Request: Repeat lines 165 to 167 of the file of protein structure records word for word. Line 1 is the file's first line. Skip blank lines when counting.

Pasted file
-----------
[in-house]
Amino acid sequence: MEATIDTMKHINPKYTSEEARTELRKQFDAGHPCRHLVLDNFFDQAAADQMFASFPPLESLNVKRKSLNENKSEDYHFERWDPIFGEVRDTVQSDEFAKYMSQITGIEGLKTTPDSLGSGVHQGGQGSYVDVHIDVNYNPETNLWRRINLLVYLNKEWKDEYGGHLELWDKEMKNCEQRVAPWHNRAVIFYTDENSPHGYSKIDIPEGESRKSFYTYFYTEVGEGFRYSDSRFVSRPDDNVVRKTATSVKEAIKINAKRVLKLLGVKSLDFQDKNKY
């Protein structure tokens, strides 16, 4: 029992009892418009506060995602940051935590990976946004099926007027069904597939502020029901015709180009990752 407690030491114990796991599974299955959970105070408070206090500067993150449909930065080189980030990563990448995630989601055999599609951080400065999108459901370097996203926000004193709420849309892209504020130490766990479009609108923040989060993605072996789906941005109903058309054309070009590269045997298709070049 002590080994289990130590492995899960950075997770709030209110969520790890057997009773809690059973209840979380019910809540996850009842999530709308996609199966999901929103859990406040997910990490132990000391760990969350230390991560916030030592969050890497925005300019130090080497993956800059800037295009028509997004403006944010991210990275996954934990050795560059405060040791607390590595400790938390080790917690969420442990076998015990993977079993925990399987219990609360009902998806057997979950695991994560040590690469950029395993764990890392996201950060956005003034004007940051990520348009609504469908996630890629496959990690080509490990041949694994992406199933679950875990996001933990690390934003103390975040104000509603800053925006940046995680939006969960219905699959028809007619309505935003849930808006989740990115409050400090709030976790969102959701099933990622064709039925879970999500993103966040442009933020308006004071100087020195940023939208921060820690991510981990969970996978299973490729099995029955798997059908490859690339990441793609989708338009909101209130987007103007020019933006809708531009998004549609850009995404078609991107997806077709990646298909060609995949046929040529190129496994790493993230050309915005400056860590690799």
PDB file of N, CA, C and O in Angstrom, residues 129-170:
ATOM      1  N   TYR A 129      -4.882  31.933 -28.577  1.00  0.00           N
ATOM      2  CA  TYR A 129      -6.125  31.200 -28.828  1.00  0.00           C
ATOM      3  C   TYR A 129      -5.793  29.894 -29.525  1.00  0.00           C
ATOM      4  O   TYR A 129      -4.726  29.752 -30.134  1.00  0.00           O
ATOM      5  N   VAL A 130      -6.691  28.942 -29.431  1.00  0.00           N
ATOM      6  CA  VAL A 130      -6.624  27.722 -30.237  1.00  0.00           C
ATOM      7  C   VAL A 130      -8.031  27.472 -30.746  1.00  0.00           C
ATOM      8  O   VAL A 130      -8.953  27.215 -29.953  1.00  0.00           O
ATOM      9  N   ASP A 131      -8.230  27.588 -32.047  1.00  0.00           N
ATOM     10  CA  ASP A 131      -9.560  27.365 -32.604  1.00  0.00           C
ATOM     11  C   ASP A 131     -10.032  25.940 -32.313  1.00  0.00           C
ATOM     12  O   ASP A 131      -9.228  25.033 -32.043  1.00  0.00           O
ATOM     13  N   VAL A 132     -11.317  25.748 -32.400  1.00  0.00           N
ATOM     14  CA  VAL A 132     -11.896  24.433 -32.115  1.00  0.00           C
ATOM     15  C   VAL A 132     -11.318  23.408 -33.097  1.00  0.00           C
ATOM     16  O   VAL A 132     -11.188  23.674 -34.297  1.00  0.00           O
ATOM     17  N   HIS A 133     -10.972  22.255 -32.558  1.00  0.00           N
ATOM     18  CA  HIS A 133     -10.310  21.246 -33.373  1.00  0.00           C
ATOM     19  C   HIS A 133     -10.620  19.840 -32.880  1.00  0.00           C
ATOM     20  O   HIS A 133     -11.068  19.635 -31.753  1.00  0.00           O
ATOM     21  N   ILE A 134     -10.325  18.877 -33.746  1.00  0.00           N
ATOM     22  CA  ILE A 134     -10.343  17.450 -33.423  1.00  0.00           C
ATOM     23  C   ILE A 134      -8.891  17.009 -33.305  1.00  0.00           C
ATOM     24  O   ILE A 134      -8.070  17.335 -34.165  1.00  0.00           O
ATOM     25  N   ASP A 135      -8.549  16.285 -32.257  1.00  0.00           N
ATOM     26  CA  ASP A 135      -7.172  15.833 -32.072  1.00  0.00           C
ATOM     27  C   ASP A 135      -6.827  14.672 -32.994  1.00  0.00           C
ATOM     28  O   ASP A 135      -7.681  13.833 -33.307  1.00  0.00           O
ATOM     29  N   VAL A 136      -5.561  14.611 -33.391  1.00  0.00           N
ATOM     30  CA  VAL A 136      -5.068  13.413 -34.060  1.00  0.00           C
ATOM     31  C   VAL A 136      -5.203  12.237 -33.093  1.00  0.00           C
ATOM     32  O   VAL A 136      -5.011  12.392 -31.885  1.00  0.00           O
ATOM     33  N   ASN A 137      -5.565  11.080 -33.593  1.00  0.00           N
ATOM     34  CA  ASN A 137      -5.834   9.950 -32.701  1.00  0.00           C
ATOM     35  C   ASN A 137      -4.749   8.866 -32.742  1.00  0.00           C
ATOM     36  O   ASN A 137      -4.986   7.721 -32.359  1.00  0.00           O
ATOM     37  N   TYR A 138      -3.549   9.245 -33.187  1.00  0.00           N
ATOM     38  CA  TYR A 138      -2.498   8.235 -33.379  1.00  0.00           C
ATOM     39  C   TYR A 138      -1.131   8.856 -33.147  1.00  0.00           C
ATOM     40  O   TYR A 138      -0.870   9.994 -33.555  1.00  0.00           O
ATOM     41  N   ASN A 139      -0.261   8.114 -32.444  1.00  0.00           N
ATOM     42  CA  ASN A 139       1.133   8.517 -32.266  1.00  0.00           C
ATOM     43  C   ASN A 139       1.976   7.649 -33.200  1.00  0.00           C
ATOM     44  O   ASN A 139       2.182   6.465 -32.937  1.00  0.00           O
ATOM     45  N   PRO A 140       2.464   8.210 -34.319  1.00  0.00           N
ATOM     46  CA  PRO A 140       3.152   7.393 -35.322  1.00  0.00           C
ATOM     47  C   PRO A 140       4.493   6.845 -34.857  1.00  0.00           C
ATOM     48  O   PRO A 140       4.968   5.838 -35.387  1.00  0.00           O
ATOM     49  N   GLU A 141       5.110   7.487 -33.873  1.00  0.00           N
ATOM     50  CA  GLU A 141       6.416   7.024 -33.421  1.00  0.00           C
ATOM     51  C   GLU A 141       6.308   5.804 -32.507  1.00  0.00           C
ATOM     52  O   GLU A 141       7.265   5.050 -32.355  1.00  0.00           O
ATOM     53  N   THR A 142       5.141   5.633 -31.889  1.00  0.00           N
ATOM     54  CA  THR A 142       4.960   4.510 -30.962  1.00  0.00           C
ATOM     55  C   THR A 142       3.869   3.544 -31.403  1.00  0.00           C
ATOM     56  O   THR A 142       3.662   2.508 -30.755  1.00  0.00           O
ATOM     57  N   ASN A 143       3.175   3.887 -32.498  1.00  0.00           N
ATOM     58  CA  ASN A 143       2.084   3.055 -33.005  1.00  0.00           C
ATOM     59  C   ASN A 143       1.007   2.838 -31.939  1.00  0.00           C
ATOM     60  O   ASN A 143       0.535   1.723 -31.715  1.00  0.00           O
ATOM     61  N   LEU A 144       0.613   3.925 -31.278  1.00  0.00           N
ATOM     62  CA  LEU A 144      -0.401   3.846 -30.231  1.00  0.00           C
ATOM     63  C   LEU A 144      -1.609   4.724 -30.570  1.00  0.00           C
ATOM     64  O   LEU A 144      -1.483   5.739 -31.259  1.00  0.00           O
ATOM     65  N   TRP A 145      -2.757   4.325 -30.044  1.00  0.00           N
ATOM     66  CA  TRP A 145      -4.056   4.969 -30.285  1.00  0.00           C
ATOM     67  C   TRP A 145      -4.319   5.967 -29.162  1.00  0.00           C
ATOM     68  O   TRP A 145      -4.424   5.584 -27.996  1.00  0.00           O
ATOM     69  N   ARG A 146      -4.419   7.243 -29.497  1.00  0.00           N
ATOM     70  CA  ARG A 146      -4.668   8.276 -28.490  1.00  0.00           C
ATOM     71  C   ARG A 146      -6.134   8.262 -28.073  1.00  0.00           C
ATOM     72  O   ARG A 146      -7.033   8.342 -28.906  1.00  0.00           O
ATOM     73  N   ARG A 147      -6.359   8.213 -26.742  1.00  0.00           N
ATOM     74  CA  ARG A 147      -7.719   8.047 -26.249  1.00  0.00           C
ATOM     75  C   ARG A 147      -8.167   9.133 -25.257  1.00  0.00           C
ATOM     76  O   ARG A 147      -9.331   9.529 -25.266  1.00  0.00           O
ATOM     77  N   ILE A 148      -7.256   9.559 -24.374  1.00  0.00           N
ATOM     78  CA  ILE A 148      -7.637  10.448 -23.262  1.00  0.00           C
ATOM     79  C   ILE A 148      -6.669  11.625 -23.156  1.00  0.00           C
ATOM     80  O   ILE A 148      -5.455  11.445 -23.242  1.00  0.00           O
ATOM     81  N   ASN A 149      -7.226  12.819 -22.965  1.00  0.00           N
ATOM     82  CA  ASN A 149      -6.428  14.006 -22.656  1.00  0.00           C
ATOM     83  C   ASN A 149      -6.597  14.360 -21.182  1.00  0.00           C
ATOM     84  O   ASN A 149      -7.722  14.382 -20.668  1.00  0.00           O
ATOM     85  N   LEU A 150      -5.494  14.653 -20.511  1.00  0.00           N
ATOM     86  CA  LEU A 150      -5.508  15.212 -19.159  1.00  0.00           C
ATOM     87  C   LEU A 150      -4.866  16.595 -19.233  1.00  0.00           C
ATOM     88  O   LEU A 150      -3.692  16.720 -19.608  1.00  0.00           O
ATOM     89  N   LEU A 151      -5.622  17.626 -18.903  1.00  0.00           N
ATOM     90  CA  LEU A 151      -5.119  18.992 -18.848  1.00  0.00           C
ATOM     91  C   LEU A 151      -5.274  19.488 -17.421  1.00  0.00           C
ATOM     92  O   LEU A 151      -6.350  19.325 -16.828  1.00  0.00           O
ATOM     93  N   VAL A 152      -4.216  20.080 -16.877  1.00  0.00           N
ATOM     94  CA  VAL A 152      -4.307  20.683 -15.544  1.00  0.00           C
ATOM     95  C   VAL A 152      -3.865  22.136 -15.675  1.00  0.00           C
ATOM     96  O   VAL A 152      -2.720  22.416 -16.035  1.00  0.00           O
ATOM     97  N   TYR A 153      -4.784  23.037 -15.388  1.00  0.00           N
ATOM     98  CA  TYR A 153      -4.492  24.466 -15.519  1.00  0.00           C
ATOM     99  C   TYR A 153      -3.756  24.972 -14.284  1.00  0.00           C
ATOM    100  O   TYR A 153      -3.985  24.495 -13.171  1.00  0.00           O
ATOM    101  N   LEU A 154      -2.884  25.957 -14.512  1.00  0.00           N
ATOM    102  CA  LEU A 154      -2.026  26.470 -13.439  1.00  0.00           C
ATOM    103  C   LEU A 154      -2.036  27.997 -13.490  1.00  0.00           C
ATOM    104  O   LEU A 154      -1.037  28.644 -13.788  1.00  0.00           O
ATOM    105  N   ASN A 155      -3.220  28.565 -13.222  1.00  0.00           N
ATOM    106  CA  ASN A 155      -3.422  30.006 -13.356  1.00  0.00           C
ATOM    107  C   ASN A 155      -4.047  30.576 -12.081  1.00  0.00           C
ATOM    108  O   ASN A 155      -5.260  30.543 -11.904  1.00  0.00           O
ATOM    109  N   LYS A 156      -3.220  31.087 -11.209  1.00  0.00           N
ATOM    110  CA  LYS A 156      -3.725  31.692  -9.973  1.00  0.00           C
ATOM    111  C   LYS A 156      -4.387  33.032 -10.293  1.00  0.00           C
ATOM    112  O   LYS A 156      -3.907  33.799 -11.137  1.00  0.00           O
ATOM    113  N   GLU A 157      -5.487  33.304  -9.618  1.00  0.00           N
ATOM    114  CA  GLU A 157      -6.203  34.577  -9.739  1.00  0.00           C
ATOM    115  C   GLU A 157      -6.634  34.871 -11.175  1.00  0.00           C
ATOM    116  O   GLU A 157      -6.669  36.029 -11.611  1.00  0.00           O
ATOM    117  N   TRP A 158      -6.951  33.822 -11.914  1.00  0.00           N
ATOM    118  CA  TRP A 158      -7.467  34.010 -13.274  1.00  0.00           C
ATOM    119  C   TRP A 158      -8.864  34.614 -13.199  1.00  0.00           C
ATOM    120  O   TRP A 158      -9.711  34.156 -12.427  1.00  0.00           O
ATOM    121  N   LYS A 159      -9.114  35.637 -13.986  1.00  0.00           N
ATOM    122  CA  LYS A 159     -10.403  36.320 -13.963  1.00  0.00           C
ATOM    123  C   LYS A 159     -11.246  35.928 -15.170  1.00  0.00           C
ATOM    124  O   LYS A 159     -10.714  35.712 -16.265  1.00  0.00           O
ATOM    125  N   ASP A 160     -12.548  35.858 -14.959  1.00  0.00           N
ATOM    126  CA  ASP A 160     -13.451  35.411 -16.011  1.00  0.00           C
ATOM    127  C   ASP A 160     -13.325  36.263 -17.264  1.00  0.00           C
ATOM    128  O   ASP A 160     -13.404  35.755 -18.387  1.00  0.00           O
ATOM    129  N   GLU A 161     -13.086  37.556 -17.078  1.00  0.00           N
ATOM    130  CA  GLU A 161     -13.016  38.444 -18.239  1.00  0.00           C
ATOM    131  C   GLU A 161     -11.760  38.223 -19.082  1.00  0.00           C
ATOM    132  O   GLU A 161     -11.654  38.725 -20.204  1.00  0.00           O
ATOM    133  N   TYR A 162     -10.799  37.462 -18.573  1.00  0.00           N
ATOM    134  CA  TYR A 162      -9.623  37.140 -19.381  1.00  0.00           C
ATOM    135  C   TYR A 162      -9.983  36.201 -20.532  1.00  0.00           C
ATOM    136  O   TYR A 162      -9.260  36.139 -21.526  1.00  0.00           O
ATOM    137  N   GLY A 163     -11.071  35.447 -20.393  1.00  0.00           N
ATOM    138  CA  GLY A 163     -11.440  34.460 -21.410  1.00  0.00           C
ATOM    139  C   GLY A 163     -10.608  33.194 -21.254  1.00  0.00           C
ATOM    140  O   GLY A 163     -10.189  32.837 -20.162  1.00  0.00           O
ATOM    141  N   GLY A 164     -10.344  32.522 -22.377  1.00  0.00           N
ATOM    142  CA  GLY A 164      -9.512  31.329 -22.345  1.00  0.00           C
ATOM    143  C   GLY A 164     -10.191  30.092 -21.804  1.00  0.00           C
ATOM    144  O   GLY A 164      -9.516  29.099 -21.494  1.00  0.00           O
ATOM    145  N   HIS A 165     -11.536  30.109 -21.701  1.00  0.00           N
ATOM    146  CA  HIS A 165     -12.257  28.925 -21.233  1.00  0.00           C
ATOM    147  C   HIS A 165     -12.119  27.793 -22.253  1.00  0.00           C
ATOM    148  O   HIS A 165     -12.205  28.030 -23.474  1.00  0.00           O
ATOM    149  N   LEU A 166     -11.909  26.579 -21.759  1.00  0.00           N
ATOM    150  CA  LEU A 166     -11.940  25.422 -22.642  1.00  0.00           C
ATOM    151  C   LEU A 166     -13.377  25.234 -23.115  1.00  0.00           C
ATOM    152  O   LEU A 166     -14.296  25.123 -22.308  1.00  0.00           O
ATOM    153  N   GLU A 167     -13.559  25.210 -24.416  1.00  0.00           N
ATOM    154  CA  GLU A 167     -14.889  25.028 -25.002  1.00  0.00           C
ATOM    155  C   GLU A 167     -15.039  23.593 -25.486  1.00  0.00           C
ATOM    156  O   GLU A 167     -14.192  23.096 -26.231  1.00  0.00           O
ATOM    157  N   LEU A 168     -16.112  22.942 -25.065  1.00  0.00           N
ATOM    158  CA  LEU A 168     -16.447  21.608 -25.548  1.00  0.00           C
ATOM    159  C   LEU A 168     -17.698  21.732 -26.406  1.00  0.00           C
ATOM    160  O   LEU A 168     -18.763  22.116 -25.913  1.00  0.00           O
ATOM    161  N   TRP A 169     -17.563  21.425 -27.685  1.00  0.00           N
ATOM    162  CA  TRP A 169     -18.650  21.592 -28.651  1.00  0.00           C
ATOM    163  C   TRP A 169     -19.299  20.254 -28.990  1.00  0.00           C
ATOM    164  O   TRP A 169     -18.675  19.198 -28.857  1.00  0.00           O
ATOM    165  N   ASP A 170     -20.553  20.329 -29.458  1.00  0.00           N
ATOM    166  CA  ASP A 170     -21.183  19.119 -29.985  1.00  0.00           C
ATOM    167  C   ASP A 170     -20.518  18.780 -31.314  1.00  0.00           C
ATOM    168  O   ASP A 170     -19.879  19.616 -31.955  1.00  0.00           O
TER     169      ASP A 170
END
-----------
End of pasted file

ATOM    161  N   TRP A 169     -17.563  21.425 -27.685  1.00  0.00           N
ATOM    162  CA  TRP A 169     -18.650  21.592 -28.651  1.00  0.00           C
ATOM    163  C   TRP A 169     -19.299  20.254 -28.990  1.00  0.00           C